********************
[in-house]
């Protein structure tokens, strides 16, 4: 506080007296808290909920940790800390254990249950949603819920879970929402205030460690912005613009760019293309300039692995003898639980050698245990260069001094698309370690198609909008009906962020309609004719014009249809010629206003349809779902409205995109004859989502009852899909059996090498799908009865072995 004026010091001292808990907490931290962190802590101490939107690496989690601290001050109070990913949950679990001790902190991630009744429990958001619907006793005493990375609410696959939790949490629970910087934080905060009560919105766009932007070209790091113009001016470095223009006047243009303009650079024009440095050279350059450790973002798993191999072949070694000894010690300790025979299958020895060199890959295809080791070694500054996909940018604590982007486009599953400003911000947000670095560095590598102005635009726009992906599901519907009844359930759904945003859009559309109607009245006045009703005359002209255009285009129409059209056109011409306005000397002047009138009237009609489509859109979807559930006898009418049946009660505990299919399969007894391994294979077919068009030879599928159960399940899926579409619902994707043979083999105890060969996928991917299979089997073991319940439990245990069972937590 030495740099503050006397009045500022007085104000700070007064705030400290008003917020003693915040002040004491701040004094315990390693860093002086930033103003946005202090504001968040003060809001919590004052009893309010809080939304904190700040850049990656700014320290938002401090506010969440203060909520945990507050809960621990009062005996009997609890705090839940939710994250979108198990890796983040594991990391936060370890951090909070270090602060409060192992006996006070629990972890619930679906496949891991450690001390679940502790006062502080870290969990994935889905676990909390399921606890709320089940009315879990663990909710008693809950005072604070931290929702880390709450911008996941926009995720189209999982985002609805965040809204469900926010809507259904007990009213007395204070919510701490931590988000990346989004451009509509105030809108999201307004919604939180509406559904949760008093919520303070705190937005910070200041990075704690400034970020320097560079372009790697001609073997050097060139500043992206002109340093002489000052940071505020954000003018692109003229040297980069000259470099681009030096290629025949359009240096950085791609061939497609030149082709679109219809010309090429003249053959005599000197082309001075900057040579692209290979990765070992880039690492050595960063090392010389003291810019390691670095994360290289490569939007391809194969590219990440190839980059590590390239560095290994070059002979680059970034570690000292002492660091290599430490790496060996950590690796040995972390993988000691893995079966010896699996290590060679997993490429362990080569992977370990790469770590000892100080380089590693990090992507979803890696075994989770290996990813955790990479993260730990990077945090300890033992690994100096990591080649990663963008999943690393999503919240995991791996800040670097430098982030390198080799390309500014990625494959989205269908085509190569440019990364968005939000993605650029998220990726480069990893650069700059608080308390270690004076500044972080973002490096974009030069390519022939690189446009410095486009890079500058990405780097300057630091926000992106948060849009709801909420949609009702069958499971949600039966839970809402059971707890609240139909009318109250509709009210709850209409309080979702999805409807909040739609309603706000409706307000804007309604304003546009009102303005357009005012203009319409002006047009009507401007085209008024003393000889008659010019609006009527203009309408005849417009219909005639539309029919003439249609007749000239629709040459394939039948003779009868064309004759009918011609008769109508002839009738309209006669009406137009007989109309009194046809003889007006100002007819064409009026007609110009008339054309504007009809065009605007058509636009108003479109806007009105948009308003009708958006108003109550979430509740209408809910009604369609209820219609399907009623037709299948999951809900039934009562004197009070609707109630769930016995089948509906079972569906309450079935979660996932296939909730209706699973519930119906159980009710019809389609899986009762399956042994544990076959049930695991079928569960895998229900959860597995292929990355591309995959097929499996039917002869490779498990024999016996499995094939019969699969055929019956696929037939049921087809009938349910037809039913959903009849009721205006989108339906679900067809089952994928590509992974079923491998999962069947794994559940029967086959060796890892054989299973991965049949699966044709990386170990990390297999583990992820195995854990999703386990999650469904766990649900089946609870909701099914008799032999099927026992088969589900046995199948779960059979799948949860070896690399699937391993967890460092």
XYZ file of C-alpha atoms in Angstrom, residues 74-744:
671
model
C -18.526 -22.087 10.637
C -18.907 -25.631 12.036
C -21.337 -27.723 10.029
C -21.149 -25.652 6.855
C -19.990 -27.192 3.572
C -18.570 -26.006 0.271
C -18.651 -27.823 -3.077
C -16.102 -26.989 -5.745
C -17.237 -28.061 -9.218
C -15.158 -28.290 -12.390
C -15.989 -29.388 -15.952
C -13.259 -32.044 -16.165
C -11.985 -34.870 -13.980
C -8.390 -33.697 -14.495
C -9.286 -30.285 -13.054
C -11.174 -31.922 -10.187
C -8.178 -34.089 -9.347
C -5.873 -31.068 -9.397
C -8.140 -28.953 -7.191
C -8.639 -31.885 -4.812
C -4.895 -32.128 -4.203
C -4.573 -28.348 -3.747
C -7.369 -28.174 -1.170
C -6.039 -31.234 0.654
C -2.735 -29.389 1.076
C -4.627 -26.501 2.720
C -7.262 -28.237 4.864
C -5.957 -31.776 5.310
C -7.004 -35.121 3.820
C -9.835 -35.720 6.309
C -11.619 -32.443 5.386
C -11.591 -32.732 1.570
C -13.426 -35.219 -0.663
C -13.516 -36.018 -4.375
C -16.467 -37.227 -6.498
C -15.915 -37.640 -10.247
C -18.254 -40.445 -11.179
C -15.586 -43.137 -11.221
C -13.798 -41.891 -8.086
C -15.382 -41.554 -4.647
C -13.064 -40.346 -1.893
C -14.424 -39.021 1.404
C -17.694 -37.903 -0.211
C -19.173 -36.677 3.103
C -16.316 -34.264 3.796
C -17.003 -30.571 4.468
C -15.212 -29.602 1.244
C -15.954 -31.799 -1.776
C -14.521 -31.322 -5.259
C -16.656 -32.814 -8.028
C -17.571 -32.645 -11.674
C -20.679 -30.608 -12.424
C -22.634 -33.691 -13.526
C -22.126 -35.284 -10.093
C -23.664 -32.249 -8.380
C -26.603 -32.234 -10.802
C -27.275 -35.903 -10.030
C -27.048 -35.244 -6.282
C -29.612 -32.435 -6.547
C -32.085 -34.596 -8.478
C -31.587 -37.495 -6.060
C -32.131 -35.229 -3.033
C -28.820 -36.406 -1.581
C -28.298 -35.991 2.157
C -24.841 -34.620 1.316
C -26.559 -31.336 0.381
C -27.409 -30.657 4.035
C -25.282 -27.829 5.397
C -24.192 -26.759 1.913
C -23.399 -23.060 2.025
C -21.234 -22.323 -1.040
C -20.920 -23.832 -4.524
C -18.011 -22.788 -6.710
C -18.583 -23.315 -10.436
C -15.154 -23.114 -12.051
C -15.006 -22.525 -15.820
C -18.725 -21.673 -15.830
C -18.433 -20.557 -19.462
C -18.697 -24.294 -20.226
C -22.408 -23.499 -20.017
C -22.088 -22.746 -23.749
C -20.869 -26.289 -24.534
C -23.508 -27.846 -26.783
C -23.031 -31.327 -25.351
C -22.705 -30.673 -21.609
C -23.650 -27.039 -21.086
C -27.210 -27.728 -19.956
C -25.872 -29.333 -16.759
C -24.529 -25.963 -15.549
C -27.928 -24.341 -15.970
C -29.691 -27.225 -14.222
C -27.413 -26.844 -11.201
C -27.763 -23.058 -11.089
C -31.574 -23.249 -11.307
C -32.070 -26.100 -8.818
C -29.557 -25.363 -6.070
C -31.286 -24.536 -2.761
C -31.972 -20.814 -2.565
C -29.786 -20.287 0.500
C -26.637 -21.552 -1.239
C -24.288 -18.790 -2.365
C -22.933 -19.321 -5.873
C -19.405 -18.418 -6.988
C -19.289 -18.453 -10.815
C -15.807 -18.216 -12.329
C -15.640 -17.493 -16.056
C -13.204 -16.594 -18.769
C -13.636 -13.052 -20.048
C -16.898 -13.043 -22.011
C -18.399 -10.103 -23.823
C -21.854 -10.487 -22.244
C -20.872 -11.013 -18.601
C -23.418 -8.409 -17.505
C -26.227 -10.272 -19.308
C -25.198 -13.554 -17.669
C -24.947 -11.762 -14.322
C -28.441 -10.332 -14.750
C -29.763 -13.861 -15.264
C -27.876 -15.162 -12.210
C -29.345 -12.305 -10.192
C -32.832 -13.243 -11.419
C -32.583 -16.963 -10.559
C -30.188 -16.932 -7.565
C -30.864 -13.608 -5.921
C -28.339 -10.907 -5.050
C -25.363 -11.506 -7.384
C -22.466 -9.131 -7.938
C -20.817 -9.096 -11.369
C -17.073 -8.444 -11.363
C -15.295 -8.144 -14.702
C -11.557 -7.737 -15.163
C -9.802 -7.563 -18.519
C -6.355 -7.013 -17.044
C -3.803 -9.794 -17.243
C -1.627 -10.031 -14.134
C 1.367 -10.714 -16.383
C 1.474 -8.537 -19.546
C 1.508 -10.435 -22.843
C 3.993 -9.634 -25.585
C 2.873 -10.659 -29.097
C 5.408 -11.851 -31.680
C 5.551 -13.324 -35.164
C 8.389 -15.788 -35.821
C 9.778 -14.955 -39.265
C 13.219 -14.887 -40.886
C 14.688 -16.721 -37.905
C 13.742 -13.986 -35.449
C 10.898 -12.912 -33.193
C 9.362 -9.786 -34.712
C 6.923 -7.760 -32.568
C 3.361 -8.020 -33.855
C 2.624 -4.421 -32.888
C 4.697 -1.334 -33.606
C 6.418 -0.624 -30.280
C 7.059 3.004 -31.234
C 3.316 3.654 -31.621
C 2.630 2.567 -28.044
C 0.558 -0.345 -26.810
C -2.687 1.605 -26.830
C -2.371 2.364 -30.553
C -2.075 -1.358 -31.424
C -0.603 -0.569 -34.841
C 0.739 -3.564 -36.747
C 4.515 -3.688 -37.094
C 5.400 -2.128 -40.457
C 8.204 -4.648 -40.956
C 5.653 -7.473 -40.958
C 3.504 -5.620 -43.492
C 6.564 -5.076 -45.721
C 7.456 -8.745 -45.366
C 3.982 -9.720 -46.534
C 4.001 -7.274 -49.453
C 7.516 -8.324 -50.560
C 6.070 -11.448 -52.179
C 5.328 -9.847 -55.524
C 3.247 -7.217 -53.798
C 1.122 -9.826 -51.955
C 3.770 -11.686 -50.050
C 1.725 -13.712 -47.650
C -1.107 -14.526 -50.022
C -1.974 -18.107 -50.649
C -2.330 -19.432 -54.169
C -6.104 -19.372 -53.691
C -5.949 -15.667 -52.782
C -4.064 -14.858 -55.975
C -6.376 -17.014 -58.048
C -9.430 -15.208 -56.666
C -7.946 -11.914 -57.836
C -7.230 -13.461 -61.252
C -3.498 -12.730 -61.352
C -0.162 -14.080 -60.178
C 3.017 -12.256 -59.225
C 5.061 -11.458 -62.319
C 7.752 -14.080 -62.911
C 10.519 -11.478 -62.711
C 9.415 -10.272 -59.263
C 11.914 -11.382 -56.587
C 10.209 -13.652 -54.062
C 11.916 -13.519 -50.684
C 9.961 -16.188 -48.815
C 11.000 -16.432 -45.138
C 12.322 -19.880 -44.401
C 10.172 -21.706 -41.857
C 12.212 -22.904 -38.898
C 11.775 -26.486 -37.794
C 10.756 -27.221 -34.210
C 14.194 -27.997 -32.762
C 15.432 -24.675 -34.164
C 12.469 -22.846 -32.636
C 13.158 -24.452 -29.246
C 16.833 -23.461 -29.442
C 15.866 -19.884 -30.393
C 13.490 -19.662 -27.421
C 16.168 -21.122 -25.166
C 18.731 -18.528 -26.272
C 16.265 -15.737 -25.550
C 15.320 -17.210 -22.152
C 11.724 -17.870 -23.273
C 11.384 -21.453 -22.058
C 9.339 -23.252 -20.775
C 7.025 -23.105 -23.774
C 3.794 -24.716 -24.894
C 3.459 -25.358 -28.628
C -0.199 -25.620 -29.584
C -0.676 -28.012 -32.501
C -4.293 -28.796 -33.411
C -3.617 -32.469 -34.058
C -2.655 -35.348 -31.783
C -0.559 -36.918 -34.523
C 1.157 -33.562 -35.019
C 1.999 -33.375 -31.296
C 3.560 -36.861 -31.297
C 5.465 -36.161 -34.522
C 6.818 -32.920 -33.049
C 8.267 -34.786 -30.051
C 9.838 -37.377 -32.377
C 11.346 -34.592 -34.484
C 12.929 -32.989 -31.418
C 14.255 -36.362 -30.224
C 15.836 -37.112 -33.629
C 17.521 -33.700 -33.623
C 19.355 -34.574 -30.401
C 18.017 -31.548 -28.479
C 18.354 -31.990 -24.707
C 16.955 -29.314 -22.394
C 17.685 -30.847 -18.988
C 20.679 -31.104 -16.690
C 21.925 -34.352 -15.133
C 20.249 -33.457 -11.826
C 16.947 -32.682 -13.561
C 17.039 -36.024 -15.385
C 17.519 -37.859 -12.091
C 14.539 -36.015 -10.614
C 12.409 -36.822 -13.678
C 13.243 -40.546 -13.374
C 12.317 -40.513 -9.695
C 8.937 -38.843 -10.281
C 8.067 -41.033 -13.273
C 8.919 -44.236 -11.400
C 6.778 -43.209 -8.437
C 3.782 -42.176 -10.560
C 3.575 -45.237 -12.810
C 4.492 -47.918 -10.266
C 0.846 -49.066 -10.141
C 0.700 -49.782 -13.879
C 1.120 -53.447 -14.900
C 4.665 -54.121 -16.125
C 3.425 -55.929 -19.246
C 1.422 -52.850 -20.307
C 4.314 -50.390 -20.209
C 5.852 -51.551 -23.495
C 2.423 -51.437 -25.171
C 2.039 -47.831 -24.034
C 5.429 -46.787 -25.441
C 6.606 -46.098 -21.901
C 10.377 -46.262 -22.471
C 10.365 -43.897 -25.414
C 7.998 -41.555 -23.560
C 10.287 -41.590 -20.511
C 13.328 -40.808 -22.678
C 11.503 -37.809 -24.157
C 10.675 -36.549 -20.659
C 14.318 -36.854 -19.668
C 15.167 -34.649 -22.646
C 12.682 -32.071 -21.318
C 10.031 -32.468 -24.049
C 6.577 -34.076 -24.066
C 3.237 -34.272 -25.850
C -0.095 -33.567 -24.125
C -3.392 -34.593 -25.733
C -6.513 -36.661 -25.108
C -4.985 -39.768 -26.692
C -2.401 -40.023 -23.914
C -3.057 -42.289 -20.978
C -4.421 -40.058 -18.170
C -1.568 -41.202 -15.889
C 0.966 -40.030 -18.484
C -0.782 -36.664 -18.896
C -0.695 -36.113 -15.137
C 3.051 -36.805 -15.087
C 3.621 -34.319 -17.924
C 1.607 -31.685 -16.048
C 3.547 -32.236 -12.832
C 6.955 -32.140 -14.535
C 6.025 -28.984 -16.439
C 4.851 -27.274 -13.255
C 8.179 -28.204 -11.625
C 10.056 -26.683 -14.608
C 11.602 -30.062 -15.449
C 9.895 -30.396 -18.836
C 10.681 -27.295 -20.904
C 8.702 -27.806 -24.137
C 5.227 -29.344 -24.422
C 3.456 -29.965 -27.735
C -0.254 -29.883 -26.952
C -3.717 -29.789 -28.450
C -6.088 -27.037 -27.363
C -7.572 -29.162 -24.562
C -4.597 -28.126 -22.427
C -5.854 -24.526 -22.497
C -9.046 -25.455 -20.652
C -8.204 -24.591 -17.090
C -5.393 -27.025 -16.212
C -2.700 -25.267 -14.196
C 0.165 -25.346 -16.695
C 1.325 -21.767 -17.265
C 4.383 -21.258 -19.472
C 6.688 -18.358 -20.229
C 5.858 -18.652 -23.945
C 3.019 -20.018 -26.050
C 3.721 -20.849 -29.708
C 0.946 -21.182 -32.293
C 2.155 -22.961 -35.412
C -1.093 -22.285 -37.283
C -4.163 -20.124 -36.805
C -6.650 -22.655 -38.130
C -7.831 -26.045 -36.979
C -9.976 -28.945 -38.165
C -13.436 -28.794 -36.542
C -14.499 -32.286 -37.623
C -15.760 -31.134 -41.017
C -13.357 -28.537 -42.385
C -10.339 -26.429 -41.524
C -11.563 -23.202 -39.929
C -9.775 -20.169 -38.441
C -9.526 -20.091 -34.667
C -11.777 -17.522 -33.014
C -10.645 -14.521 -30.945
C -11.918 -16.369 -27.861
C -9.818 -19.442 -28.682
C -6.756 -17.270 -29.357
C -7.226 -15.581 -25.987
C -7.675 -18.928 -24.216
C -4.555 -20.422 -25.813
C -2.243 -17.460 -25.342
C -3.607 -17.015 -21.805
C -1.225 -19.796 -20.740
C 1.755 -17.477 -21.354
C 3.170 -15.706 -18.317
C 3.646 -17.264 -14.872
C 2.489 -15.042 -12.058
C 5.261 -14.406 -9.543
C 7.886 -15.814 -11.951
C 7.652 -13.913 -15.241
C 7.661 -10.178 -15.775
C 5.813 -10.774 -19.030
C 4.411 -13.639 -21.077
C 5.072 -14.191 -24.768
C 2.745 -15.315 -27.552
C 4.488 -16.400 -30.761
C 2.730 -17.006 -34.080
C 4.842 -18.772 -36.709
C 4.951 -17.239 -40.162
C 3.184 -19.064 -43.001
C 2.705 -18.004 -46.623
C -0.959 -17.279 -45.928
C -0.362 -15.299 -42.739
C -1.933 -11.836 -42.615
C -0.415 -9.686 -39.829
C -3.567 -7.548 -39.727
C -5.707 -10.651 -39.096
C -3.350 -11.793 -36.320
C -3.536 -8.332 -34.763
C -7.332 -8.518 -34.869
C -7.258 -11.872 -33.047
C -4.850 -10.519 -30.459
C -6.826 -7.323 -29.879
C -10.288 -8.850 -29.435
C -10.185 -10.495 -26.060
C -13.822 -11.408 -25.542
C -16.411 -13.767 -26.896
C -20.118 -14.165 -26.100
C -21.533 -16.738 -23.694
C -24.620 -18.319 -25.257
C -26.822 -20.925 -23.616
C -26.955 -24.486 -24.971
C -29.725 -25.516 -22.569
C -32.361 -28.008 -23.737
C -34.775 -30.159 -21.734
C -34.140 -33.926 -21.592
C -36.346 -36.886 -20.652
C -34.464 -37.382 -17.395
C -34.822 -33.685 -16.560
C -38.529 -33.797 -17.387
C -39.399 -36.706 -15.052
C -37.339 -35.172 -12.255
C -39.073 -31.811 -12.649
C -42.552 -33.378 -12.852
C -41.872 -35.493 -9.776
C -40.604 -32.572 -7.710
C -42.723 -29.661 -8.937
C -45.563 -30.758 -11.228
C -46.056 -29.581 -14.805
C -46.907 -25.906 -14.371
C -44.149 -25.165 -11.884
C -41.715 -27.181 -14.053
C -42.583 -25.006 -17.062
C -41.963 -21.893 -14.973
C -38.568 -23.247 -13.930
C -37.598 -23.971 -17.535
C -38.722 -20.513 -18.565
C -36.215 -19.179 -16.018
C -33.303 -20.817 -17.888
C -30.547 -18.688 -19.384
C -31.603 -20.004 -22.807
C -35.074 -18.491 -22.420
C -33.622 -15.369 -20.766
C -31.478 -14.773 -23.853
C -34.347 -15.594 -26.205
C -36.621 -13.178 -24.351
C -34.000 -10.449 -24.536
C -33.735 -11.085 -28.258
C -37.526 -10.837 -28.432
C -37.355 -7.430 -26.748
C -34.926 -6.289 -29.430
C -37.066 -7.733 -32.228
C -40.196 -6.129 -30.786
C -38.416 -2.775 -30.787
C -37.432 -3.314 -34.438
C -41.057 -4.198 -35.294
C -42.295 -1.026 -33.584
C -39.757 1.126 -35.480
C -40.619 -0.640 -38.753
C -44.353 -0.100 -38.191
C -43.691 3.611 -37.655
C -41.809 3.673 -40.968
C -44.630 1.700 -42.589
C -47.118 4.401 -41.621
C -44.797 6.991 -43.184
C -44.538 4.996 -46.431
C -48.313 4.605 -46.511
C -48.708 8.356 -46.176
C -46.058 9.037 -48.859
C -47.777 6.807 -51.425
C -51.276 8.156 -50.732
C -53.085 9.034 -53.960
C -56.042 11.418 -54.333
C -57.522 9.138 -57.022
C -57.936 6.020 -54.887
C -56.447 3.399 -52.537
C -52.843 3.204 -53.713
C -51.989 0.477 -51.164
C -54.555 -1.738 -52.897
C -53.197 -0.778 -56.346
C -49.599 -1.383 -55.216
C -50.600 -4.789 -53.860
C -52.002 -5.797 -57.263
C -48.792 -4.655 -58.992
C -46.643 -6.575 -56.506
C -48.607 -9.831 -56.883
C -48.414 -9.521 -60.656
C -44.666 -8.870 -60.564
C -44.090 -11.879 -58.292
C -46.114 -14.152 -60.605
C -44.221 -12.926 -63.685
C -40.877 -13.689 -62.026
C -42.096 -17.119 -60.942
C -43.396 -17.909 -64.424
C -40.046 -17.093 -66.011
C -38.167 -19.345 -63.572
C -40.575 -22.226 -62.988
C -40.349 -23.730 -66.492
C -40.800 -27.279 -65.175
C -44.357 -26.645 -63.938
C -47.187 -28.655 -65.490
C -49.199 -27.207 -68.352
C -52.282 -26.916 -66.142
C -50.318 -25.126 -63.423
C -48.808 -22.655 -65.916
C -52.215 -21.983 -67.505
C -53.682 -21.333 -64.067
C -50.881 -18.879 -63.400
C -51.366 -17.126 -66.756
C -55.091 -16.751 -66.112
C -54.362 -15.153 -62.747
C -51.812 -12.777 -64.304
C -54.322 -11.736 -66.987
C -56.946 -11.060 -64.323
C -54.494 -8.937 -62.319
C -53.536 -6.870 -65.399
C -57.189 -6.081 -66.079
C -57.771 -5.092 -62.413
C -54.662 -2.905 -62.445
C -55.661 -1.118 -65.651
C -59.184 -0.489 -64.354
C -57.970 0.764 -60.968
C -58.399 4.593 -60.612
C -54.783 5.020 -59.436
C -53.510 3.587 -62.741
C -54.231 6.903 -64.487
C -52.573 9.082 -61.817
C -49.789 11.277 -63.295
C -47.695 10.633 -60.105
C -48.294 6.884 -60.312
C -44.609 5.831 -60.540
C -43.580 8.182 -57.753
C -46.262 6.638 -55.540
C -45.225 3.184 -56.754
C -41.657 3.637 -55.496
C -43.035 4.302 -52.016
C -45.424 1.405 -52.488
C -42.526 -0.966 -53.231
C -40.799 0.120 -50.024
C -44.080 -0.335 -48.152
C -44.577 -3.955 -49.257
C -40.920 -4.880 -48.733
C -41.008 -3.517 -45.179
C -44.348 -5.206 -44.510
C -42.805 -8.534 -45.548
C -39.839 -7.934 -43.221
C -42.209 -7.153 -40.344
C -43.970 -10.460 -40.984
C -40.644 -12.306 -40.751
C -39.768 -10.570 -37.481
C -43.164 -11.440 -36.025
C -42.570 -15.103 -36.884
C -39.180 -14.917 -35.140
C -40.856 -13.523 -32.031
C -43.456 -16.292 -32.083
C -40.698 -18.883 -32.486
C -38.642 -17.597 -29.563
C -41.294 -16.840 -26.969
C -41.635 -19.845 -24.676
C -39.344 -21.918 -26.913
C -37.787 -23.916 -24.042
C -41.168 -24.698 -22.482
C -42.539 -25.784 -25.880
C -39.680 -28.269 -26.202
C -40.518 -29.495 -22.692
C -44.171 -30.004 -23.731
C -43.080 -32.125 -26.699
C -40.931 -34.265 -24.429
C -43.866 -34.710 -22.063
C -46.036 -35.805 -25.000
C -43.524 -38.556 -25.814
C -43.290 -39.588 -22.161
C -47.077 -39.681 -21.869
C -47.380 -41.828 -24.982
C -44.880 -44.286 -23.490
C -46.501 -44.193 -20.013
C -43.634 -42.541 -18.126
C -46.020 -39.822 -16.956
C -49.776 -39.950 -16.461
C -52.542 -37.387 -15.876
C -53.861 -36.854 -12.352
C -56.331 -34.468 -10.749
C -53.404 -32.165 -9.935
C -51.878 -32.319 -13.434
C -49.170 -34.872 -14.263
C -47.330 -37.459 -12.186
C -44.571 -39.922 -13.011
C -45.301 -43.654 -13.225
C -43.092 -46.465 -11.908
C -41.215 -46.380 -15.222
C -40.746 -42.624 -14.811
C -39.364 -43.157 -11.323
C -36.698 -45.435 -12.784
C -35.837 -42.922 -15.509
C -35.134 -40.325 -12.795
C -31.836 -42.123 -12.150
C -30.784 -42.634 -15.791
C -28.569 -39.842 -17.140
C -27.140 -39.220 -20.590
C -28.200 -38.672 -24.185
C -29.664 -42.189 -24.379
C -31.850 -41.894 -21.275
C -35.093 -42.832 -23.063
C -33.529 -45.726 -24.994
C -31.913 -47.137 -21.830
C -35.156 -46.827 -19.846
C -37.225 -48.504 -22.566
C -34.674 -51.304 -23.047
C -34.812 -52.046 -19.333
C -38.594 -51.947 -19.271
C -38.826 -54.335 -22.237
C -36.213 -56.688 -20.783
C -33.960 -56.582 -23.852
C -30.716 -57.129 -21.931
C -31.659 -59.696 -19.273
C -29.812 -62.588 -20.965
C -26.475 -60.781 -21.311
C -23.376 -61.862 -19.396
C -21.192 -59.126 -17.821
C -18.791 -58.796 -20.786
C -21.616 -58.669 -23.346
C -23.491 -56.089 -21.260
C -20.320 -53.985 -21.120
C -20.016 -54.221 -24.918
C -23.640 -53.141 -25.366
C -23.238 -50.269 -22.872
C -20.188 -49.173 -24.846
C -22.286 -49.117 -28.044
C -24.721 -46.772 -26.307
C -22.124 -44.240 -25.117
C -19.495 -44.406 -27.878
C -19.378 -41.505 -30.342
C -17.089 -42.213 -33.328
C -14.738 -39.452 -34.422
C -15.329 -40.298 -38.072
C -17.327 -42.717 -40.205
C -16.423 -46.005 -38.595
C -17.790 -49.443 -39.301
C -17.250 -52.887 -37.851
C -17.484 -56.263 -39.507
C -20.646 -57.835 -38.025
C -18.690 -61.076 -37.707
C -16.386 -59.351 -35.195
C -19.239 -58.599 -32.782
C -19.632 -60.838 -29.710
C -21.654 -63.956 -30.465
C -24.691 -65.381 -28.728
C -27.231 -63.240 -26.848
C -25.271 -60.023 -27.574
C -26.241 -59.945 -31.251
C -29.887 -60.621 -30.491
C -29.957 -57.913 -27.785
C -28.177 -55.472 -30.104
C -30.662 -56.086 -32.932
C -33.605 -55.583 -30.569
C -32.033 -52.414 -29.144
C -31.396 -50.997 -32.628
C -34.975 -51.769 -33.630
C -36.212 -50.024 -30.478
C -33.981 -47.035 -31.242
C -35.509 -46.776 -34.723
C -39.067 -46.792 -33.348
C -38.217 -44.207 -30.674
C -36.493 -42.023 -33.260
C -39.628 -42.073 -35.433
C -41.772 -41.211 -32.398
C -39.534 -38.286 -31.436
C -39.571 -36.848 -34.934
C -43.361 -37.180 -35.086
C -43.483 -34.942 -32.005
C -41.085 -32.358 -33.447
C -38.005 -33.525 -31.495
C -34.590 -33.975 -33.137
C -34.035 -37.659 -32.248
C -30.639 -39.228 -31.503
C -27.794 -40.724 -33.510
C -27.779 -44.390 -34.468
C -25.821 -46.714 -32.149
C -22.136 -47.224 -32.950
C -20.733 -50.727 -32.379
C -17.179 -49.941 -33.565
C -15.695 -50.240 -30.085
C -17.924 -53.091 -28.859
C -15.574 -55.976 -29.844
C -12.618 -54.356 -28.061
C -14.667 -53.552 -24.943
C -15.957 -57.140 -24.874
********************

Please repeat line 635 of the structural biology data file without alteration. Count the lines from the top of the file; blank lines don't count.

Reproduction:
C -21.654 -63.956 -30.465